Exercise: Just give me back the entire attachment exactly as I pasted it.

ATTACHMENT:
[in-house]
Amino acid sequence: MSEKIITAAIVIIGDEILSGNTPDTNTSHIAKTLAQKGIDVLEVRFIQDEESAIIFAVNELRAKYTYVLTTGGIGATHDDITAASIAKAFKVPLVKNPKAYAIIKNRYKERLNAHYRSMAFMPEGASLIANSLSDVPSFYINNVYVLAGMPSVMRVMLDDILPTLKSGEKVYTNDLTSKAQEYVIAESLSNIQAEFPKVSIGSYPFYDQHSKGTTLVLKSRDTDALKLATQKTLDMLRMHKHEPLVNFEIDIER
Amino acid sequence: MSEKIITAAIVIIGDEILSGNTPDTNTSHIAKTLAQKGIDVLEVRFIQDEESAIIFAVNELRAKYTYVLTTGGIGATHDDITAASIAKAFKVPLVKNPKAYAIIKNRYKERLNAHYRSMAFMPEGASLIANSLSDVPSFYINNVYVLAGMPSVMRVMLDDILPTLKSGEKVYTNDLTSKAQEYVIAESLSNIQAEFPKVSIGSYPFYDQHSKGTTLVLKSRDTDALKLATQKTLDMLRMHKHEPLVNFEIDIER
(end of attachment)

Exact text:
[in-house]
Amino acid sequence: MSEKIITAAIVIIGDEILSGNTPDTNTSHIAKTLAQKGIDVLEVRFIQDEESAIIFAVNELRAKYTYVLTTGGIGATHDDITAASIAKAFKVPLVKNPKAYAIIKNRYKERLNAHYRSMAFMPEGASLIANSLSDVPSFYINNVYVLAGMPSVMRVMLDDILPTLKSGEKVYTNDLTSKAQEYVIAESLSNIQAEFPKVSIGSYPFYDQHSKGTTLVLKSRDTDALKLATQKTLDMLRMHKHEPLVNFEIDIER
Amino acid sequence: MSEKIITAAIVIIGDEILSGNTPDTNTSHIAKTLAQKGIDVLEVRFIQDEESAIIFAVNELRAKYTYVLTTGGIGATHDDITAASIAKAFKVPLVKNPKAYAIIKNRYKERLNAHYRSMAFMPEGASLIANSLSDVPSFYINNVYVLAGMPSVMRVMLDDILPTLKSGEKVYTNDLTSKAQEYVIAESLSNIQAEFPKVSIGSYPFYDQHSKGTTLVLKSRDTDALKLATQKTLDMLRMHKHEPLVNFEIDIER